Performative allyship is the practice of talking a big talk about being an ally, but not backing it up; in other words, allyship that exists as an occasional public “performance” instead of a continuous, well-informed labor. Beyond being ineffective, performative allyship often contributes to the same systems of oppression that it supposedly seeks to dismantle.
A crucial component of good praxis is a critical self-awareness focused on evaluating the actual impact of your actions, rather than your good intentions. You will often fail to live up to your aspirations as an ally — I know that I have. But you cannot do meaningful anti-oppressive work for others until you address your own behaviors. Though that kind of emotional labor is uncomfortable, being an ally with privilege requires you to put yourself into a space of risk that the world was built to protect you from.
So what does that look like for you, personally? Here’s a quick litmus test to help you find out. Be warned that this list might make you feel uneasy; but stick with it. Sitting with your discomfort is the first step towards doing the real work.
Your allyship might need re-examination if...
Your allyship acts primarily for your own benefit. This includes religious missions, voluntourism trips, and Teach for America appointments that exploit disadvantaged people of color so white saviors can "grow as people" while gaining resume experience. This also includes academic institutions, activists and companies who peddle anti-oppressive rhetoric but fail to pass the benefits on. And it includes those who need constant validation for their allyship.
Your allyship focuses on showing marginalized people that you’re an ally. This is called virtue signaling. Mansplaining and whitesplaining count, too: oppressed people do not need you to explain oppression to them. Instead, explain it to other privileged people. It’s easy to talk abstractly about other people's oppression; it’s much harder to confront the everyday oppression perpetrated by your own family and friends.
Your allyship relies on the fetishization of marginalized people. If you think being attracted to POC voids you from racism; or, if you are white and like to brag that you think “God is a black woman”; or, if you believe disabled people are an “inspiration” just for existing — you might have a fetishization problem. Another version is allyship which relies on stereotyping, like arguments that women make better leaders because they are more “naturally” compassionate. This rhetoric serves to exocitize groups, while holding them to an oppressive, unrealistic standard of conduct. As my friend and colleague Julia Taylor once pointed out to me, black and brown women are not here to save us.
Your allyship shuts down conversations because you can’t emotionally confront the violence of your privilege. You’ve probably seen a white person shut down a conversation by insisting POC are being racist towards white people; or a wealthy person shut down a conversation by insisting they’re being socially punished for being wealthy; or a man shut down a conversation by insisting women should use kinder language if they want men to listen. When you expect oppressed people to coddle your feelings, you are contributing to their oppression through tone policing. Allies need to fully recognize that prejudice against the privileged comes from constant material experiences of systemic oppression at the hands — whether consciously or not — of the privileged. Marginalized people cannot trust allies who believe in the existence of “reverse” racism and sexism or allies who conceal the existence of privilege by saying things like “I don’t see race.”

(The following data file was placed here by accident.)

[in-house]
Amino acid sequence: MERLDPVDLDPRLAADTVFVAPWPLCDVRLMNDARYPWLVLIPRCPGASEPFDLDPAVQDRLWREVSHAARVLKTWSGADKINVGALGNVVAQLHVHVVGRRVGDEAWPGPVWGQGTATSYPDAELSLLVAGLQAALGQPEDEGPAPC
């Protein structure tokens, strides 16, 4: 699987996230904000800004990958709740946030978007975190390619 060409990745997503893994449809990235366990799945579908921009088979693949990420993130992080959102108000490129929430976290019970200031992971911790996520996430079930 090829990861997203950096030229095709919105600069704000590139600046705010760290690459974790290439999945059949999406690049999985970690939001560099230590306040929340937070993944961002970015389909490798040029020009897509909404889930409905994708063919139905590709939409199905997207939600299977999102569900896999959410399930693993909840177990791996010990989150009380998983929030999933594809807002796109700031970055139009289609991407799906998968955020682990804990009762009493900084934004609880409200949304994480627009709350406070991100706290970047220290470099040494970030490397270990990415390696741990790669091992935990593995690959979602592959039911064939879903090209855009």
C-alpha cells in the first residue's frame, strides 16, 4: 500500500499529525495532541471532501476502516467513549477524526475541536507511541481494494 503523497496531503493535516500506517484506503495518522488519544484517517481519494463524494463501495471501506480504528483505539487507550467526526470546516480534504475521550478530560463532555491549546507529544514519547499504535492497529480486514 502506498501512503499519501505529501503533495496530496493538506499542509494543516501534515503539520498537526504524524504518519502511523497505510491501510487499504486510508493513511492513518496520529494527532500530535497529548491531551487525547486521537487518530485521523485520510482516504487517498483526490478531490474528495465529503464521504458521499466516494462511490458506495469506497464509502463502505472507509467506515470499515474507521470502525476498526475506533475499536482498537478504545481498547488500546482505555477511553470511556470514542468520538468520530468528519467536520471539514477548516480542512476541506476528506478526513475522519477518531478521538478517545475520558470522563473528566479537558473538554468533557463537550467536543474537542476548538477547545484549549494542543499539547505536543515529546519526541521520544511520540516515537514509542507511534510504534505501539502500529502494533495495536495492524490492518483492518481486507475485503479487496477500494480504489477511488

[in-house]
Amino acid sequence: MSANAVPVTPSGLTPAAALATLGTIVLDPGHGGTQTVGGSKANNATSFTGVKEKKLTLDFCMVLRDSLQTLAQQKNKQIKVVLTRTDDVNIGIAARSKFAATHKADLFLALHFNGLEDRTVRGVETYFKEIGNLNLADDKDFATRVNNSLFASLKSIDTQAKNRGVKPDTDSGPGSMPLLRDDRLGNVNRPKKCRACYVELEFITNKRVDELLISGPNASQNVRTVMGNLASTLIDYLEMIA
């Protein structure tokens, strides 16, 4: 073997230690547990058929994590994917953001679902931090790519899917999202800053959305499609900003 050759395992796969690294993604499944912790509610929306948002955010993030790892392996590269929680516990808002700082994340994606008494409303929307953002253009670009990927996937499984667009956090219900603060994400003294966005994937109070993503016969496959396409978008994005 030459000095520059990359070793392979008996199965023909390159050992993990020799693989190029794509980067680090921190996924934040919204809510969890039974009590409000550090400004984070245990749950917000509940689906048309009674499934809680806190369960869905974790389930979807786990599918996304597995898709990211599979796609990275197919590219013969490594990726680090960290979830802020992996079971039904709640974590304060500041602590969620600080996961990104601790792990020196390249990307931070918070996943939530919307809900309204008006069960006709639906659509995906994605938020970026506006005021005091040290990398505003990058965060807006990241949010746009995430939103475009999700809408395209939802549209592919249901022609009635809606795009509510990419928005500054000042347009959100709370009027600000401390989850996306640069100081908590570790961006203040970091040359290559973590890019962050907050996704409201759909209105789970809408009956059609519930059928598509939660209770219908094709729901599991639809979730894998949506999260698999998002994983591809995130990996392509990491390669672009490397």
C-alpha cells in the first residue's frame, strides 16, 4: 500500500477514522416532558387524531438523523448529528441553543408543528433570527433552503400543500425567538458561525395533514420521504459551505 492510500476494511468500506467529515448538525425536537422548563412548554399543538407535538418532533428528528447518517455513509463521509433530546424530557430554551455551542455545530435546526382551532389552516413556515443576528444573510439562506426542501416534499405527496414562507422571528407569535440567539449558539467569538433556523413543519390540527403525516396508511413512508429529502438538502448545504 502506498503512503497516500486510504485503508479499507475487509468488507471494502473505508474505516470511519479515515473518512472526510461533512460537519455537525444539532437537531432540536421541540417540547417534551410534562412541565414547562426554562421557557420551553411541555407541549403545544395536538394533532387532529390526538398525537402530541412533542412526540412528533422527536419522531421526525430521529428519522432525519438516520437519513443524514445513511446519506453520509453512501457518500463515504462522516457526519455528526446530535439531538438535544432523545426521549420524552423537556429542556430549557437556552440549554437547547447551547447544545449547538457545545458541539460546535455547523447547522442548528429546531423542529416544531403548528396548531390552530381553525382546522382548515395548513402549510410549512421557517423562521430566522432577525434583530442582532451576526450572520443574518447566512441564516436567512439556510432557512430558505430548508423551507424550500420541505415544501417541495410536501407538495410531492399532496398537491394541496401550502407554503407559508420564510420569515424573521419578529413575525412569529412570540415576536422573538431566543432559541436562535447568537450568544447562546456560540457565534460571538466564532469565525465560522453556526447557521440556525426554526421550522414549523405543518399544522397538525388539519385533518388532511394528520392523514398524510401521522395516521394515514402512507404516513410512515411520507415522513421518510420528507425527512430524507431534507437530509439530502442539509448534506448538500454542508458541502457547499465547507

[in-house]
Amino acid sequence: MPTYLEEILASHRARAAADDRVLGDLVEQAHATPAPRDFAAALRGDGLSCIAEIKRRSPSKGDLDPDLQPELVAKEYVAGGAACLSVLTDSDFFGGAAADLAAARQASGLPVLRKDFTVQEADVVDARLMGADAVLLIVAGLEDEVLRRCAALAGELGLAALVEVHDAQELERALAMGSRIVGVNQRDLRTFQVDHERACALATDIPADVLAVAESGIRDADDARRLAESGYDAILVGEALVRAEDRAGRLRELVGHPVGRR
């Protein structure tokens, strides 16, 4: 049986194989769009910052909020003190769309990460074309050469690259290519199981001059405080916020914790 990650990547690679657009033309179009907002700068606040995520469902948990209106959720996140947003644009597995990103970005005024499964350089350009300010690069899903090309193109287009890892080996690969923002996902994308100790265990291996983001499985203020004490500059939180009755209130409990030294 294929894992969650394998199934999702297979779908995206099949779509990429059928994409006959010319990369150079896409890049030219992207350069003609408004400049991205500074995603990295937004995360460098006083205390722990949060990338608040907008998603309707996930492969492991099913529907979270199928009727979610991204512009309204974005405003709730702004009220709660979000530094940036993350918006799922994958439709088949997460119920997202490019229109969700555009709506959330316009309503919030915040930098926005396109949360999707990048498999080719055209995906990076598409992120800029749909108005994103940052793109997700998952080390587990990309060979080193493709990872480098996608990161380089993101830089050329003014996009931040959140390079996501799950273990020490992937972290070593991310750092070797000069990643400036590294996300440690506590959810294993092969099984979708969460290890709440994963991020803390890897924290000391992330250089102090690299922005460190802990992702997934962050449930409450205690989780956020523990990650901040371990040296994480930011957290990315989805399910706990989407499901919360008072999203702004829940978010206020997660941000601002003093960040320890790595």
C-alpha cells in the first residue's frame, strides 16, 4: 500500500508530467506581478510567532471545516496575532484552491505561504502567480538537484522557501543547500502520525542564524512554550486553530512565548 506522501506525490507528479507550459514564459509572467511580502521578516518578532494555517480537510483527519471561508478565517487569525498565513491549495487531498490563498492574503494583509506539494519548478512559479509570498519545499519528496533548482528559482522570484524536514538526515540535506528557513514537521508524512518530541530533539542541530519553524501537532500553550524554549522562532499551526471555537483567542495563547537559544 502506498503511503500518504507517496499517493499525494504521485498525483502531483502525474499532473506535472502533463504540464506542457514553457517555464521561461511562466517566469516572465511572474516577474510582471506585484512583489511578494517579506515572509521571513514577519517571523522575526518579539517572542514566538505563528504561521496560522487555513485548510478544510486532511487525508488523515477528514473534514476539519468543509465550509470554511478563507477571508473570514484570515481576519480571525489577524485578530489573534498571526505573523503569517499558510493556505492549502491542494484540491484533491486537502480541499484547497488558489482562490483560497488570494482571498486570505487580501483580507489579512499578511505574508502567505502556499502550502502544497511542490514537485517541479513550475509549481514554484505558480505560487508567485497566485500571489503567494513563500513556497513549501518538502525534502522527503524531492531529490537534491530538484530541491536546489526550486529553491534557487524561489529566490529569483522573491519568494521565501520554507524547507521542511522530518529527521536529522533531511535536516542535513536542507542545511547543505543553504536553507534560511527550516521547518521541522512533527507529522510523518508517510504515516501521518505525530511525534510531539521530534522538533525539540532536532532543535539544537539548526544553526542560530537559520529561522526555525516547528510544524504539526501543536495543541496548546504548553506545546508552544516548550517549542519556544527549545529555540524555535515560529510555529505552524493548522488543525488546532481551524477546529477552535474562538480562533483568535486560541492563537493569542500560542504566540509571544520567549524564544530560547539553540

Your allyship can’t recognize when it contributes to oppression. You support immigrants because you think they’re hard workers who take jobs nobody else wants but don’t realize this reinforces the exploitation of immigrants. You think Muslims need to “modernize” because they are mistreating women but cannot understand that Western feminism also contributes to imperialist white supremacy. Oppression works intersectionally; your allyship should, too.
Your allyship lacks a consistent practice of self-education and unlearning. You sit around waiting for someone else to do the labor of teaching you. Instead of being dicey because you don’t know something — is it okay to say Hispanic? — Google it! If you think you already know a lot, have you ensured that you are actively learning more? Does your news consumption include publications run by POC? Are you following disabled communities on Twitter? Do you seriously interrogate your own actions? Why did you cross the street to avoid a homeless person? Why did you slut shame an ex? Why did you shut down when someone criticized your white dreadlocks, or those cute moccasins you bought at Urban Outfitters?
Your allyship is missing where it’s needed. You vote “socially liberal but fiscally conservative.” You read about police brutality but don’t videotape racially motivated altercations between POC and police. You support your trans* and nonbinary friends, but you think they shouldn’t be so upset by misgendering and deadnaming because people “need time to learn.” You understand that triggers are real, but you don’t think we should have to put content warnings on Facebook posts, class syllabi, etc. You wore a pussy hat during the Women’s March, but you don’t support women’s rights to bodily autonomy. You don’t speak up in class when other students or teachers share hateful ideas because, after all, “free speech.” You avoid talking about politics with your racist family members.